When it comes to doing family planning work in low- and middle-income countries, where there is so much (and so many different types of) work to be done, where do you start? How do you decide where to focus your efforts, or how to make sure you aren’t repeating the same research or offering the same services as another group?
The DRC needs a family planning program that works for all women. Photo: PATH/Georgina Goodwin
In November 2016, PATH partnered with the Democratic Republic of the Congo’s Ministry of Health to hold a three-day workshop in Kinshasa that brought together the public, commercial, and private nonprofit sectors to advance a total market approach to family planning. A total market approach is a process that combines the strengths of all marketplace sectors to ensure that women get the supplies and services they need, through the right channels, and at the right price. In the DRC, aligning marketplace sectors can help to solve the inequities in our current system—where many poor women can’t access or afford family planning services. This lack of access contributes in part to the DRC’s high rates of maternal mortality and unmet need for contraception.
There are now more than 300 million women and girls using modern contraception in the world’s 69 poorest countries, with more than 30 million of those users added since 2012. That’s the good news. The more challenging news is that despite this progress, health markets in low- and middle-income countries often operate inefficiently, failing millions of potential family planning (FP) consumers.
Pathfinder International | Technical Advisor for Capacity Building
Younger women having their first or second child may not recognize access to health services as a right and as something that could improve their lives. Photo: Pathfinder.
Evidence-based interventions. High-impact practices. Using data for decision-making.
As program implementers, we (rightly) spend a lot of time focusing on these concepts. But, sometimes, we get so caught up in trying to implement development strategies and interventions “correctly” that we lose sight of the perspectives of the people that our projects are intended to support—local partners, service clients, and community members. Evidence across sectors shows that the people best able to solve problems are often those closest to the situation itself. Thus, effectively removing barriers to sexual and reproductive health services use means taking a step back from our checklists and our data and actually talking to community members to understand what is getting in their way.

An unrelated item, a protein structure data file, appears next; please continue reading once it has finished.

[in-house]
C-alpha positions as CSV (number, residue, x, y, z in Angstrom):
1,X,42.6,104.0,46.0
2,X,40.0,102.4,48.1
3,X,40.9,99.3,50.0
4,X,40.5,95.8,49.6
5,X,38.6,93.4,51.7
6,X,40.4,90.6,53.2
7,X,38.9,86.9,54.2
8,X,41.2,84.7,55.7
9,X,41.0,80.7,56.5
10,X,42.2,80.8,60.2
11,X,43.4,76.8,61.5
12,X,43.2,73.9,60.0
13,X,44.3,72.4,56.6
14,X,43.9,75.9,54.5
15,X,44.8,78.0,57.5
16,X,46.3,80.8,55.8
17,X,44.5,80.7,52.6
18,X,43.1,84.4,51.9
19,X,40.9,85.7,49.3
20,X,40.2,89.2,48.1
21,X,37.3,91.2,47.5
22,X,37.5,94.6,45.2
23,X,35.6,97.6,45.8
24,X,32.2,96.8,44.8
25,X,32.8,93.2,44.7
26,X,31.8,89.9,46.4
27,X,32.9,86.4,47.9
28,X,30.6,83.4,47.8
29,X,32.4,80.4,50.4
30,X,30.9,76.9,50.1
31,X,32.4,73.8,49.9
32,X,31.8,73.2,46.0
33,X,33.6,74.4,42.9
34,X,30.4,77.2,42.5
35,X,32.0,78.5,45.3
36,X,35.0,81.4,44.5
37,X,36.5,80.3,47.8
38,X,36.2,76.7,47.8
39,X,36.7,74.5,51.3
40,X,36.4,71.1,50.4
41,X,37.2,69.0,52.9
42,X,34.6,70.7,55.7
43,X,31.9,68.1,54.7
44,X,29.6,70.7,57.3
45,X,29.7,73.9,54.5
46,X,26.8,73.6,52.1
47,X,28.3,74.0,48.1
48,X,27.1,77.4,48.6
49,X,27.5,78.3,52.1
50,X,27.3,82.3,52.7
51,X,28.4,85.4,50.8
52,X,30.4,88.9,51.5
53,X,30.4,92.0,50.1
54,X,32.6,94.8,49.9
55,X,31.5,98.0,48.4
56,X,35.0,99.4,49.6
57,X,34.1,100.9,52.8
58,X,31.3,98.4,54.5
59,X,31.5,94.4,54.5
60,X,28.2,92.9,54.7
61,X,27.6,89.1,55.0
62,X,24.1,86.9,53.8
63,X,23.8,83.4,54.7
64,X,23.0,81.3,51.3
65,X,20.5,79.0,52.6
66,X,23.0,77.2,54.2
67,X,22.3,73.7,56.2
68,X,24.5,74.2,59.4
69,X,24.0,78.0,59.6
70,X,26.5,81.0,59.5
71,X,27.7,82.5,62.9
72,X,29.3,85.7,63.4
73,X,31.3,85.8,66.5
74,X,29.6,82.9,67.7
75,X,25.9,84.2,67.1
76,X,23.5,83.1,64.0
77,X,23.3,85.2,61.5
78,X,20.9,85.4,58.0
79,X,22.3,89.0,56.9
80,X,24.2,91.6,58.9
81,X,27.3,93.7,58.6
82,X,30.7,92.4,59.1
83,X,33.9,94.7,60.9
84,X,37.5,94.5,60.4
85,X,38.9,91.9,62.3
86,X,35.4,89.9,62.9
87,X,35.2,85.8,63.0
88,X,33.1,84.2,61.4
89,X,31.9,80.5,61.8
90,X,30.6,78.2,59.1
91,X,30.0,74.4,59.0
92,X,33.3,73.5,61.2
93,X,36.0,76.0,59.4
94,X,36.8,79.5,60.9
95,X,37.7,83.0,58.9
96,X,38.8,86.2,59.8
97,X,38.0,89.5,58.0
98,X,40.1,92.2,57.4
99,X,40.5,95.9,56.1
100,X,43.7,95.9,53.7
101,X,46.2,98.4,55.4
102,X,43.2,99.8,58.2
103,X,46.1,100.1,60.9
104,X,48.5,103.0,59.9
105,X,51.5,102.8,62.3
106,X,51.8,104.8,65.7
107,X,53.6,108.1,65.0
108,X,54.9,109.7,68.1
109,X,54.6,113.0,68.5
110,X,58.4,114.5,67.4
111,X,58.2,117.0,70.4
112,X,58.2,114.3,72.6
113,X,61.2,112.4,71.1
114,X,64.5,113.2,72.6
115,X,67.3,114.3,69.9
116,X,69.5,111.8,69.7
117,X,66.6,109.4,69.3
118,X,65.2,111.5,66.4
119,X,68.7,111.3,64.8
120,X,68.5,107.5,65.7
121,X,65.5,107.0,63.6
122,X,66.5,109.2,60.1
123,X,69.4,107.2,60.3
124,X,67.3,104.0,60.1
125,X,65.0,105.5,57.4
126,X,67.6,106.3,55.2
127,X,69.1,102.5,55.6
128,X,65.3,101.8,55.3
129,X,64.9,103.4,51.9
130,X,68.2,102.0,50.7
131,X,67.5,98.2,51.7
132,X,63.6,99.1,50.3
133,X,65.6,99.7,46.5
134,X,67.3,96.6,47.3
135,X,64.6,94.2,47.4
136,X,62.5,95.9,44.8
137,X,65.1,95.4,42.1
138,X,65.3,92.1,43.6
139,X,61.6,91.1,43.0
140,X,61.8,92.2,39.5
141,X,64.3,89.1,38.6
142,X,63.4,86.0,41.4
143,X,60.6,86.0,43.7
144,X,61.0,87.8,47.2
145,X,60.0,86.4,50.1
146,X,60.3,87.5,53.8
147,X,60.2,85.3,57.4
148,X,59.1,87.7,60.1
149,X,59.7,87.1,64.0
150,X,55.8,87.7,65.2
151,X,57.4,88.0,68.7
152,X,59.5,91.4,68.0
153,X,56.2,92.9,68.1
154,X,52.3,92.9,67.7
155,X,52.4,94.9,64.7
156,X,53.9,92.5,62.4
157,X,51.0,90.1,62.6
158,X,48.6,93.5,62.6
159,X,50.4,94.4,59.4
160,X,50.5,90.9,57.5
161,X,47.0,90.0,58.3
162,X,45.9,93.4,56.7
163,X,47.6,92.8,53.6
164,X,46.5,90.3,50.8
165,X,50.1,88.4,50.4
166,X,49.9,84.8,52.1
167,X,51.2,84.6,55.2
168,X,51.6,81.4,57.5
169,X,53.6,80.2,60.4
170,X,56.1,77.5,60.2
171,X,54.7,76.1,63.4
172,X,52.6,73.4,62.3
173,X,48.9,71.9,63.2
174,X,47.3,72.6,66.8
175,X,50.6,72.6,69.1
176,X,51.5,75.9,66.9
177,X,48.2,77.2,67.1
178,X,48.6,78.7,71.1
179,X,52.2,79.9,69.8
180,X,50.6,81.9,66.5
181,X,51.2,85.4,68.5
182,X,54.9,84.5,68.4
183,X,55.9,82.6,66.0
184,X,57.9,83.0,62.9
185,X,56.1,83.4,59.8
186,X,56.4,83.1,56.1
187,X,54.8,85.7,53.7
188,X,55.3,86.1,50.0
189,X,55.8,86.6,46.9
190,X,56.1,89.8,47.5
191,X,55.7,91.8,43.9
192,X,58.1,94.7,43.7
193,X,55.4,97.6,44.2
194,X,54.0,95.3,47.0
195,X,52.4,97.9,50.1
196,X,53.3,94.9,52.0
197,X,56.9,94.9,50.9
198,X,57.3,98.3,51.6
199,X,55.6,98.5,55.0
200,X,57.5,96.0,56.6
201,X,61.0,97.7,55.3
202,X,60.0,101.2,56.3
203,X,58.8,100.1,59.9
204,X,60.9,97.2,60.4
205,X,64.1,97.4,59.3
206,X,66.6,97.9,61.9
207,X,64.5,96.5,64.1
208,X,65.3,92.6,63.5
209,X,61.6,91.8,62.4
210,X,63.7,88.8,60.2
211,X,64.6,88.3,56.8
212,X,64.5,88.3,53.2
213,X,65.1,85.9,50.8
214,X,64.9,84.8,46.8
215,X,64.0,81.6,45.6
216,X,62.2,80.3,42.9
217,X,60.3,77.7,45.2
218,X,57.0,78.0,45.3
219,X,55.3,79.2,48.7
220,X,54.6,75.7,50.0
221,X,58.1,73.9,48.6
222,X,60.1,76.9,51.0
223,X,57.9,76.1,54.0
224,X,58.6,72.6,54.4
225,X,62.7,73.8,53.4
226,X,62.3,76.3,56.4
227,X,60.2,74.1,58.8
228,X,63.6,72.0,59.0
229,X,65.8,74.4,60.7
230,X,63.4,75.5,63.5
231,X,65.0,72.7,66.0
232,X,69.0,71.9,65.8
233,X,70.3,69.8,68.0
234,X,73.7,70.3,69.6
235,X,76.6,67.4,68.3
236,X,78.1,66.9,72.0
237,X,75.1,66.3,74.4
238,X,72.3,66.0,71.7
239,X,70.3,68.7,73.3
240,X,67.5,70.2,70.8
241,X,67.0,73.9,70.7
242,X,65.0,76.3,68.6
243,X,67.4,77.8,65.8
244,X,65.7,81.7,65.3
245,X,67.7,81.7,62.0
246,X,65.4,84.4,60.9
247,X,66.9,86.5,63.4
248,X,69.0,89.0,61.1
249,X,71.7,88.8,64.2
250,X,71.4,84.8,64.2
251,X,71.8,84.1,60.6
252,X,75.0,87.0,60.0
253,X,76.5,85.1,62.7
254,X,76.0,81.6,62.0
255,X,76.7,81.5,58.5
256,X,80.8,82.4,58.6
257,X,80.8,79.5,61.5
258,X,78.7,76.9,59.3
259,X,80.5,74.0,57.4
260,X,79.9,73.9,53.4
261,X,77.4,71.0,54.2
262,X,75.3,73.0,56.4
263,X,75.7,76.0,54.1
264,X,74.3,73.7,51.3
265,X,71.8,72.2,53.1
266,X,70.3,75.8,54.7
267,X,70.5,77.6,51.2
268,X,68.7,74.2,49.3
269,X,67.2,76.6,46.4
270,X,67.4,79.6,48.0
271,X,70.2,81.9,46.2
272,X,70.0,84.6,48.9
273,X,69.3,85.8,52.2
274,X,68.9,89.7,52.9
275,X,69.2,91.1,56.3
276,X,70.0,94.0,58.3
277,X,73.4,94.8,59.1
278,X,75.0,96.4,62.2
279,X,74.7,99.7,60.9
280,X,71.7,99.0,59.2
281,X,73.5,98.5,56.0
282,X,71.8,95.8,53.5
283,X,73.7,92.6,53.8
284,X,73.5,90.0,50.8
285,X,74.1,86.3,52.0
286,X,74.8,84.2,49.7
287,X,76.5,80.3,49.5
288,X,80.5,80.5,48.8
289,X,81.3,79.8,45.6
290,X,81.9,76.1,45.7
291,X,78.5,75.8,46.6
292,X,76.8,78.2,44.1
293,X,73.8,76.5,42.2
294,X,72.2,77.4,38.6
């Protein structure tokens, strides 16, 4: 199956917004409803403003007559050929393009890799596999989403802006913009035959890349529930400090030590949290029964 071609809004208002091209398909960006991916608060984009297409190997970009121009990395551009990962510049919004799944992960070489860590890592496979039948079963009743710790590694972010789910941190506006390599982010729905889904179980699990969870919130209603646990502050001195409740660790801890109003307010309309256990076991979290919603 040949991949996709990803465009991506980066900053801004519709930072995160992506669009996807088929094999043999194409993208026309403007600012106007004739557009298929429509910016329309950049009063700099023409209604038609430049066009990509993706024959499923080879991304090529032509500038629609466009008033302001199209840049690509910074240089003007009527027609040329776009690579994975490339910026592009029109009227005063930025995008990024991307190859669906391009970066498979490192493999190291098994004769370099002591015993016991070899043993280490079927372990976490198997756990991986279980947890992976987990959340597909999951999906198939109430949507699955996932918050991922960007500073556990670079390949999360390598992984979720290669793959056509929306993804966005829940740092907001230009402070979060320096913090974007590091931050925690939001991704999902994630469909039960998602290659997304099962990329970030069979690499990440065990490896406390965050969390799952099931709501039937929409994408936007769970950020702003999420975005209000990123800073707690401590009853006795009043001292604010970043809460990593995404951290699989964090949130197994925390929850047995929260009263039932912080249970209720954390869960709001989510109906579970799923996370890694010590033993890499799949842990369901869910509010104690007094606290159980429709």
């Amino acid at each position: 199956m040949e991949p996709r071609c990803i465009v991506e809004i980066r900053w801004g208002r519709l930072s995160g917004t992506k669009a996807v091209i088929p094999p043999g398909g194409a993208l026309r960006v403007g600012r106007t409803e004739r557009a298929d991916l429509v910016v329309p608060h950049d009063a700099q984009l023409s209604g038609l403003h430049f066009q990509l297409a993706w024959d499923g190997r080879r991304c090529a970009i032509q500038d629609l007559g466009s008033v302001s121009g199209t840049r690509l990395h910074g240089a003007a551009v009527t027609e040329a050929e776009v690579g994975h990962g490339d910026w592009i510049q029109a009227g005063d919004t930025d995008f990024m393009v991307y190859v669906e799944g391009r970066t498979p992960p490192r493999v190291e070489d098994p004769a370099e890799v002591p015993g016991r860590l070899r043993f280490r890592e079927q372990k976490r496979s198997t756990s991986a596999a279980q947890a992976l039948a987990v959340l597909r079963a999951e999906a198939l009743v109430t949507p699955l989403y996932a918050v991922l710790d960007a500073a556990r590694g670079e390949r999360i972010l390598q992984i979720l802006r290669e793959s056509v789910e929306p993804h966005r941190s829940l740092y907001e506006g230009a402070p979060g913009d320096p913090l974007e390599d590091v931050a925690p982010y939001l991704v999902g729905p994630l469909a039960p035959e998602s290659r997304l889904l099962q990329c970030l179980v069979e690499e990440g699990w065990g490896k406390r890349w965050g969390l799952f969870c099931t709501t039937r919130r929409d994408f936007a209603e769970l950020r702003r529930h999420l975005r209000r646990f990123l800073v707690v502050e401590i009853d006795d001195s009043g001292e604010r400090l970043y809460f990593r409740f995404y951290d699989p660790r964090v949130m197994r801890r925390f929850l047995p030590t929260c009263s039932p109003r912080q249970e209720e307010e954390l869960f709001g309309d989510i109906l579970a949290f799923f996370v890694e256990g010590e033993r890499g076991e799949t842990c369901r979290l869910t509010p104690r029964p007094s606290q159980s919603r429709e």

How do we raise strong women? How do we support and nurture the transition from girl to woman? The answer is complex, but to me, part of it is ensuring that when it is appropriate, every girl is provided with the sexual and reproductive health services and information she needs, in a format that speaks to her.
Markets are made up of human beings. They are not just emotionless spaces where products and services are bought and sold. This is especially true of the market for family planning products, which ideally provides “...women with a range of options, enabling them to choose for themselves how to best fulfill their individual reproductive intentions” (see Market Shaping for Family Planning, p4). And yet, when mired in theoretical discussions of total market approaches, market dynamics and supply chains, it is all too easy to forget these people within the market. But to ensure a healthy market where a woman can choose the contraceptive method that works best for her, we first must understand what she wants and needs (think human-centered design).
USAID/Washington | Health Development Officer, Office of Population and Reproductive Health, Service Delivery Improvement Division
Total market approach (TMA): A lens for assessing actors and interventions in all three sectors (public, private non-profit, and private for-profit) of the health system. Programs and policies promote and enhance contributions from all sectors and are client-focused.
Management Sciences for Health, Nigeria | M&E and eHealth Advisor
The Global Digital Health Forum 2016 was a perfect fit for me. It was a space where I met many practitioners working in the global health environment, more so than in previous meetings. The Forum provided a supportive professional environment to discuss similar challenges and opportunities between people and organizations working in the area of technology for health.
A common theme throughout the 2016 Global Digital Health Forum (GDHF) was sustainability. From the opening panel, through almost every session and hallway conversation, to the closing plenary, sustainability was a major topic of discussion. And, it seemed that each conversation almost always led to the same conclusions:
In the digital health community, we know very little about successful approaches to program sustainability.
We do know that identifying such approaches will require disruptive thinking.
Members of the digital health community are ready to take on the challenge.